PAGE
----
The interest in culture continues to grow but this growth comes with a proliferation in over-simplified and incorrect information about culture and culture change. CultureUniversity.com launched in 2014 to cut through this misinformation and it has grown to be a great resource for leaders and change agents to learn about organizational culture. Over 30 organizational culture enthusiasts and experts shared their insights in 2016.
10 posts garnered the highest traffic and my personal top insight from each post is captured in the list below.
Ask 10 random people in your organization “Who is our customer?” How many different answers would you get? Ideally, the answer is the same. There is only one customer. Your strategy, resources and goals and objectives must be aligned around a singularly defined customer.
Lack of customer clarity creates organizational challenges that extend far beyond customer service. A lack of clarity and alignment about the customer leads to confusion and uncertainty about critical organizational priorities. A consistent definition of customer, can break down silos, unlock lost productivity and empower your people.
Just as every person has a personality, every single organization on the planet already has a culture. But what people really mean when they say they want to embed culture at work is that they want to create a positive culture. One that, combined with the people and the products or services that are sold, makes for an entity that is bigger, stronger and more impactful than the sum of its parts. In my view, the route to achieving this elusive mix and cultivating it into whatever shape it may turn out to be, is best served by an ethos that supports and nurtures a concept that is an almost universal goal – happiness.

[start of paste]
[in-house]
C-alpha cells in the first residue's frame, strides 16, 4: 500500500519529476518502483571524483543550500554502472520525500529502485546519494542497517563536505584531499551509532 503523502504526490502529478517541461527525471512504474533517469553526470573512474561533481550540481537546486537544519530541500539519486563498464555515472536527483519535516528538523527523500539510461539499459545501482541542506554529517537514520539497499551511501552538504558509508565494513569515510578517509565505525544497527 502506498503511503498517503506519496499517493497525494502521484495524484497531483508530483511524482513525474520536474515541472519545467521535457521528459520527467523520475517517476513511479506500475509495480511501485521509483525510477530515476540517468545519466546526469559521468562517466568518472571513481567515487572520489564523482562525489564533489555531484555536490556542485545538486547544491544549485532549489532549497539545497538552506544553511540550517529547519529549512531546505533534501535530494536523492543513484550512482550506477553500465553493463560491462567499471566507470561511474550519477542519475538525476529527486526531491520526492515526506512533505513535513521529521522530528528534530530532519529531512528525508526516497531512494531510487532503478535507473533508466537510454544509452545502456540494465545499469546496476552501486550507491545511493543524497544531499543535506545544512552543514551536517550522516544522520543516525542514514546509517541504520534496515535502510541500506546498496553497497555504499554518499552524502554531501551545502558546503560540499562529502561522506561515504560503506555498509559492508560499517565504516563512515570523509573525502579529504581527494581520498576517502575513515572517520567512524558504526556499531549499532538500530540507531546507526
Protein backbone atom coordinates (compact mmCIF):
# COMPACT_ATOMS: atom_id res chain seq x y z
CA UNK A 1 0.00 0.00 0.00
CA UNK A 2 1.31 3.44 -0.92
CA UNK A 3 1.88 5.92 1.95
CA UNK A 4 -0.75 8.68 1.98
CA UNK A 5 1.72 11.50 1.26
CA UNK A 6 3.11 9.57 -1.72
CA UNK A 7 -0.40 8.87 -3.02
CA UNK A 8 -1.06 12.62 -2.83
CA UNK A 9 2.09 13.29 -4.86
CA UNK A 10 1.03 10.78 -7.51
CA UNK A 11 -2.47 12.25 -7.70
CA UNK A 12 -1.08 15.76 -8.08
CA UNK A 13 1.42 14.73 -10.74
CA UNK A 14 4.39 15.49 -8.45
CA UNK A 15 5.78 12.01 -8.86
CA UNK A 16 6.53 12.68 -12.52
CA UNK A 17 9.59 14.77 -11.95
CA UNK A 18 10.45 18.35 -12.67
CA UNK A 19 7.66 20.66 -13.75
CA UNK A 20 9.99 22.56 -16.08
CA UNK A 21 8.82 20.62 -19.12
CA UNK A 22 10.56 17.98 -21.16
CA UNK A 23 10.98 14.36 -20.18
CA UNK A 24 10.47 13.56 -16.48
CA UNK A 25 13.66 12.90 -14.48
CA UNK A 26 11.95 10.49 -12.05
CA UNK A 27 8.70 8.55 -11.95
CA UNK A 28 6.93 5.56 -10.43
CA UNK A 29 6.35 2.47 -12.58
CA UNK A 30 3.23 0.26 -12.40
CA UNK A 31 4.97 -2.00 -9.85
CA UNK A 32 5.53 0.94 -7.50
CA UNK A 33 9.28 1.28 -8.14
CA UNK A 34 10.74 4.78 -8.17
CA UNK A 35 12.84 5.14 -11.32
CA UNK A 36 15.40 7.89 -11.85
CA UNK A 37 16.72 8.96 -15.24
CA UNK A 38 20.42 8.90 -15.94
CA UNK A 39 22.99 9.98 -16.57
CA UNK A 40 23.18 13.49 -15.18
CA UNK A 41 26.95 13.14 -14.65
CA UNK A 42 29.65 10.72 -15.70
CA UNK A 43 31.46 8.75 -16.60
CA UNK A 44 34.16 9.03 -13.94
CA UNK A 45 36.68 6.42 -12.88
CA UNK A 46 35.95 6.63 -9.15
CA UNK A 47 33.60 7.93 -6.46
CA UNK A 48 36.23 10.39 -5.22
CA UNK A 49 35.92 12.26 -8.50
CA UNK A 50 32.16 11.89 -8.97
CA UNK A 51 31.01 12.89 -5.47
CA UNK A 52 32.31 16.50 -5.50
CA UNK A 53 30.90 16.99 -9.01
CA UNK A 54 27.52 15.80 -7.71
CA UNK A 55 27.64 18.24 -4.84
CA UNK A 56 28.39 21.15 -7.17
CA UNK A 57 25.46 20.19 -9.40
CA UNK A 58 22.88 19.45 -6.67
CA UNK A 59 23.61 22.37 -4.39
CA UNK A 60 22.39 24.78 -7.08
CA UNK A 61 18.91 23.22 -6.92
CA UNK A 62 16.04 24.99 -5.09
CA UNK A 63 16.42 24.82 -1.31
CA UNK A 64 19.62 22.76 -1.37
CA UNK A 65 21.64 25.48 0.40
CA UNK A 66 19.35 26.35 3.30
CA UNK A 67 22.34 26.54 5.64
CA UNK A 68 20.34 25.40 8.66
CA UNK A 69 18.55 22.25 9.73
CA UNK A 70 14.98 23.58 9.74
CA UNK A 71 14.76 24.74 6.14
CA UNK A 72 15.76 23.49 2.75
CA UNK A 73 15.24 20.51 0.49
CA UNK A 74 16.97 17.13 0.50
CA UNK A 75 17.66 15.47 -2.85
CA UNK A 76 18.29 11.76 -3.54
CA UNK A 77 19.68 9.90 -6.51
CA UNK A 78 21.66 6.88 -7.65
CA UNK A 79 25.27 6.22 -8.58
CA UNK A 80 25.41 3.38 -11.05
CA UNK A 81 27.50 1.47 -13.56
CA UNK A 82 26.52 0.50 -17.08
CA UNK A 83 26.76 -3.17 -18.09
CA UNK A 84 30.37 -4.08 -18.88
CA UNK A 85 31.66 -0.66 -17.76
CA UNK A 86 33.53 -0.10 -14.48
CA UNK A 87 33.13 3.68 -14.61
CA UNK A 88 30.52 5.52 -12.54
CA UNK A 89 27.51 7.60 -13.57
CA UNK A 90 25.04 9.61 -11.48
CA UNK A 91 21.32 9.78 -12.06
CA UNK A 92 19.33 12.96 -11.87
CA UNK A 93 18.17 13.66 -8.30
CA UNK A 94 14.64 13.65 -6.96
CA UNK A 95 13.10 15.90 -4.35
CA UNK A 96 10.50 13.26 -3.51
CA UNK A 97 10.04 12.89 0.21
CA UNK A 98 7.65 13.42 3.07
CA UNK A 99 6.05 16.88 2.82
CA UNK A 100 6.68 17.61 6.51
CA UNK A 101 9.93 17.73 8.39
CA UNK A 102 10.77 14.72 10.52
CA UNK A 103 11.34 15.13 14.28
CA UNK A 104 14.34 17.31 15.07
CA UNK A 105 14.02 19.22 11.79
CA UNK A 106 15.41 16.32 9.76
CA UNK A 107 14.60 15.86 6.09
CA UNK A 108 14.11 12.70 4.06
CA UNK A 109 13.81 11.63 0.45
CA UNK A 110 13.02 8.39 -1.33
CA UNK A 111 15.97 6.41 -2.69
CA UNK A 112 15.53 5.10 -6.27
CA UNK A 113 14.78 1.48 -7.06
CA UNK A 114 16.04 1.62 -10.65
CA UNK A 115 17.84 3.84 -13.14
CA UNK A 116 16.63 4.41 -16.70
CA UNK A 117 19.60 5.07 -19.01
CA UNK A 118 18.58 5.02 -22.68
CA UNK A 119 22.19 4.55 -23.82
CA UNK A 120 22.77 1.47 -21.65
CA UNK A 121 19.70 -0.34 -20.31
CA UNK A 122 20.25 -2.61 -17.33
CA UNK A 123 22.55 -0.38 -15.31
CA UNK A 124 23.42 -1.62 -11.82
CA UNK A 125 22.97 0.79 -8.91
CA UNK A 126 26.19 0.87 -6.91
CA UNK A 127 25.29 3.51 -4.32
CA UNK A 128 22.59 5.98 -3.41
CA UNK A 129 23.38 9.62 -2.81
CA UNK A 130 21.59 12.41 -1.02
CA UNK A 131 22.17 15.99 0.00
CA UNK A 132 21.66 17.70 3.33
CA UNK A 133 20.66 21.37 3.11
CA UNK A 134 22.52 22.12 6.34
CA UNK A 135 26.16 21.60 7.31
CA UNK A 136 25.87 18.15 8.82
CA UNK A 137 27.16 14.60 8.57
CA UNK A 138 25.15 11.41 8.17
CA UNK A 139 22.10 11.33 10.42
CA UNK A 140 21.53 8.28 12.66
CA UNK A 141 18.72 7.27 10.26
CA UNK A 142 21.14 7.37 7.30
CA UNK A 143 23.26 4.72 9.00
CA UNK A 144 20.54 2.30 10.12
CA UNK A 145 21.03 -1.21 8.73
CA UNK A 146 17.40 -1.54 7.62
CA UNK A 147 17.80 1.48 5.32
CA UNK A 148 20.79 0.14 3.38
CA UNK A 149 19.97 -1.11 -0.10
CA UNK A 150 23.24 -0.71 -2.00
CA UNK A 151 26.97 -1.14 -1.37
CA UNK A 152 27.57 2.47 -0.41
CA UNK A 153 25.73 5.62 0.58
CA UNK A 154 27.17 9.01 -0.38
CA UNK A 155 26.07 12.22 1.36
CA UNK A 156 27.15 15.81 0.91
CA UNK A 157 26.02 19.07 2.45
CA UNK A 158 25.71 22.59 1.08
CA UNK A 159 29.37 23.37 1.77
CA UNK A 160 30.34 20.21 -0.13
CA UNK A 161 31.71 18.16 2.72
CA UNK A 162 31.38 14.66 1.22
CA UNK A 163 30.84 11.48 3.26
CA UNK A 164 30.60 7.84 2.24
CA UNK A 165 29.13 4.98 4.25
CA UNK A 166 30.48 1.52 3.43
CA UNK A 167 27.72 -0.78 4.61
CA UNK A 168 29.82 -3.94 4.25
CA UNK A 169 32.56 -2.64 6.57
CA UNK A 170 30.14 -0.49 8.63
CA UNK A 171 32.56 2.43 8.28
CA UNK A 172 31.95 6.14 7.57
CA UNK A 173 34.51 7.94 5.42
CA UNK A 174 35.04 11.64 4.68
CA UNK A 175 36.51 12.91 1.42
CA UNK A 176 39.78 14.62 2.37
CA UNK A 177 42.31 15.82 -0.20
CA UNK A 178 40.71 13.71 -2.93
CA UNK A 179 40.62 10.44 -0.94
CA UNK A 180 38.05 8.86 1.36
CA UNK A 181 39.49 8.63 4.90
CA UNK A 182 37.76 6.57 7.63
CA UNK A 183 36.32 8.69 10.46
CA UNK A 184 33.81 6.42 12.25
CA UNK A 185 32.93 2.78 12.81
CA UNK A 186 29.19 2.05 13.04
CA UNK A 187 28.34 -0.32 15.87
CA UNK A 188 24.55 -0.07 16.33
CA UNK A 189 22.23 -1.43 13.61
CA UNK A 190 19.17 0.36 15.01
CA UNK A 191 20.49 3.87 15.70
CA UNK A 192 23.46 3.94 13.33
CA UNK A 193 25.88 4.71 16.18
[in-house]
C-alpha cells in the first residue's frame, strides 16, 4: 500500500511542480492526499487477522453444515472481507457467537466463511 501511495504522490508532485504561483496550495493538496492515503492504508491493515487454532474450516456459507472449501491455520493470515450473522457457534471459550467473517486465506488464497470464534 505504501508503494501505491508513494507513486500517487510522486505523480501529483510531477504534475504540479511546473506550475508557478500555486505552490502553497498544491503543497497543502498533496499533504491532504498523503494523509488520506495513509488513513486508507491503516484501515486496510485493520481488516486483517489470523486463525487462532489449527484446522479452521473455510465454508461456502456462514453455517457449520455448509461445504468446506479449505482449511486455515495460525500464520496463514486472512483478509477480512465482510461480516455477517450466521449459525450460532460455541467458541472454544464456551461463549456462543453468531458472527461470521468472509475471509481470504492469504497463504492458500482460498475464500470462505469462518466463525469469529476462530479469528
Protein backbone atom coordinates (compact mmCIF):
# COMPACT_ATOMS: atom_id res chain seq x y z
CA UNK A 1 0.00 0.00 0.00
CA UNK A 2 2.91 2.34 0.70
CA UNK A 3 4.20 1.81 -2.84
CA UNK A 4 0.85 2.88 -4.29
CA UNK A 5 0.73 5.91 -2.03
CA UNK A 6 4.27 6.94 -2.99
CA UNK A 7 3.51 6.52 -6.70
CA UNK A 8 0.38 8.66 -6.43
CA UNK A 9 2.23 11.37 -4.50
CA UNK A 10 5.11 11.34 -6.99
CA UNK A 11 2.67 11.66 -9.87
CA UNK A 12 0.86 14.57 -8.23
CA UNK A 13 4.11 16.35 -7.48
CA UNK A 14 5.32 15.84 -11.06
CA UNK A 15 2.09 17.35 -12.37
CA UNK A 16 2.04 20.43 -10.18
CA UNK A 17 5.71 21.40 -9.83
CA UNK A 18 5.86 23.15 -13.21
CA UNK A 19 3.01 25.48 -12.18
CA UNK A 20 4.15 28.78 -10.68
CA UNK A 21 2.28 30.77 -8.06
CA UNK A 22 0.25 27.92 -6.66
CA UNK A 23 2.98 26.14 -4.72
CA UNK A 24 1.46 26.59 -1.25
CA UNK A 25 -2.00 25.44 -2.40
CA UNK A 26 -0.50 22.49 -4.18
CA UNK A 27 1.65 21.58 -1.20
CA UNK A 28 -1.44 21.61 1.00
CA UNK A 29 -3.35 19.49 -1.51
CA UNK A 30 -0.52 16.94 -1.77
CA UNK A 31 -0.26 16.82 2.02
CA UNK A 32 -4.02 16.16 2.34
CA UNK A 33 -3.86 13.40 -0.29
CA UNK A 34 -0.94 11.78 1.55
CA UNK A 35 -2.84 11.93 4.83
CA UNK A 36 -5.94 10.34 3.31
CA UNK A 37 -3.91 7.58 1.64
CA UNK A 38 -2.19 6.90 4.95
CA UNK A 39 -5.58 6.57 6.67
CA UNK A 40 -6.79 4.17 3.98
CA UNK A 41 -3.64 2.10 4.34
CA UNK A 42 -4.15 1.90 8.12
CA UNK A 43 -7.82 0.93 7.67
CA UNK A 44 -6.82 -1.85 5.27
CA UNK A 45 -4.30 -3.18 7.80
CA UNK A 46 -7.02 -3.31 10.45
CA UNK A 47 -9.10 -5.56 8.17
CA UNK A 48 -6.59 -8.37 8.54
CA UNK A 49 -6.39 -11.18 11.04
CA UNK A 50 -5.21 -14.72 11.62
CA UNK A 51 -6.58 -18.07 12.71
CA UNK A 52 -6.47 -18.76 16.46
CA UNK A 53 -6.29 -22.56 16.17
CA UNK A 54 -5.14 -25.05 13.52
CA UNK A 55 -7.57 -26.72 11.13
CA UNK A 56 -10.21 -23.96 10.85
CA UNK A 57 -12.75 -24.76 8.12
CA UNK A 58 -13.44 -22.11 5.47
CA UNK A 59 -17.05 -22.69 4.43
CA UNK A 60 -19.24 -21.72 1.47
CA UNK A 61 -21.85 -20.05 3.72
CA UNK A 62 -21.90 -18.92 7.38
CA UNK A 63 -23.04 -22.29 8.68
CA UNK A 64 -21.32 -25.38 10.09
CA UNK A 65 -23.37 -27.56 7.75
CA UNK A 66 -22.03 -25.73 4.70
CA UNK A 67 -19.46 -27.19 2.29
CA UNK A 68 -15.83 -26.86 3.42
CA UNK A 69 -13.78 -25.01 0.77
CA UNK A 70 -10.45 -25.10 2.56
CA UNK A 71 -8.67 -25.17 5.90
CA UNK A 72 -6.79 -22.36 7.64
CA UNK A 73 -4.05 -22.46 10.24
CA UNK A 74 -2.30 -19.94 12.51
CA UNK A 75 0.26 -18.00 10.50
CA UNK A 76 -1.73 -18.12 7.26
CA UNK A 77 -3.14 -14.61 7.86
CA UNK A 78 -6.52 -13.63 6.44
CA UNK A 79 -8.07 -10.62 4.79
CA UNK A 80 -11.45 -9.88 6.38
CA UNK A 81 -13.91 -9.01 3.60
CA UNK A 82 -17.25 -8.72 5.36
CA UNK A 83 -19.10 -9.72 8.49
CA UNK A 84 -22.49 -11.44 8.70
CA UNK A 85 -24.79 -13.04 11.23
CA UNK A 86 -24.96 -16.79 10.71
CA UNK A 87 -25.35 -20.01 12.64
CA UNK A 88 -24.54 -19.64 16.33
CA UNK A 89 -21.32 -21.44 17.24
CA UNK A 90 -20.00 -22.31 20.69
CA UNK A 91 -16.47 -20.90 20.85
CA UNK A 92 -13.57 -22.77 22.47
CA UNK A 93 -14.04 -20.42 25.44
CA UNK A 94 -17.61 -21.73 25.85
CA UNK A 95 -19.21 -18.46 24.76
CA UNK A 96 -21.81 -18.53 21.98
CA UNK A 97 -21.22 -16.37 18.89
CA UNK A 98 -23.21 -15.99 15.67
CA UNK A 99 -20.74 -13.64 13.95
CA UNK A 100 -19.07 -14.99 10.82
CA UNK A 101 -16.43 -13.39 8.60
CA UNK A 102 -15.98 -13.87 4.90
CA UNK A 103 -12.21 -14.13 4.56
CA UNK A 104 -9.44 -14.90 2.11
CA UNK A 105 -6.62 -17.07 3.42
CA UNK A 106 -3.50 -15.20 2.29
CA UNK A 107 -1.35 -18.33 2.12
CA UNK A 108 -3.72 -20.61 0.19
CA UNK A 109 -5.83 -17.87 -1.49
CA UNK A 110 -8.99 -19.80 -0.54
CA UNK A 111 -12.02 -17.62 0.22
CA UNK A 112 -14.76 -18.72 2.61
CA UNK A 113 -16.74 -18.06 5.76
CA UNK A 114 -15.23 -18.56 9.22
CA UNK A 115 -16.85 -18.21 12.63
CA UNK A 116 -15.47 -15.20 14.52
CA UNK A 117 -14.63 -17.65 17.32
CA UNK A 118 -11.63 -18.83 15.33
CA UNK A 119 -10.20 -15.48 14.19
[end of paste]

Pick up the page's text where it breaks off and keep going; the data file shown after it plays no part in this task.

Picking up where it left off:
Leaders today know that employee engagement is the key to high performance, so let’s look below the surface and see what’s really involved in creating an engaged workforce. One definition of engagement includes both the aspects of emotional involvement and commitment. You will want to keep those two aspects in mind as you continue to read my comments on this critical subject and understand why “heart” matters so much when it comes to engagement.
A popular post I wrote for TLNT.com last year on organizational culture change is still on the first page of google search results for that topic.
I approached a training video company with course content based on that post and they felt culture is a topic best suited for top leaders. They explained that training video sales are higher if the content fits first line managers and individual contributors.
I explained the culture fundamentals that apply to top leaders also apply to work teams of any size since they are sub-cultures with behavior that’s also driven by cultural rules.
From that insight, the culture content was simplified and the WE WIN framework was born!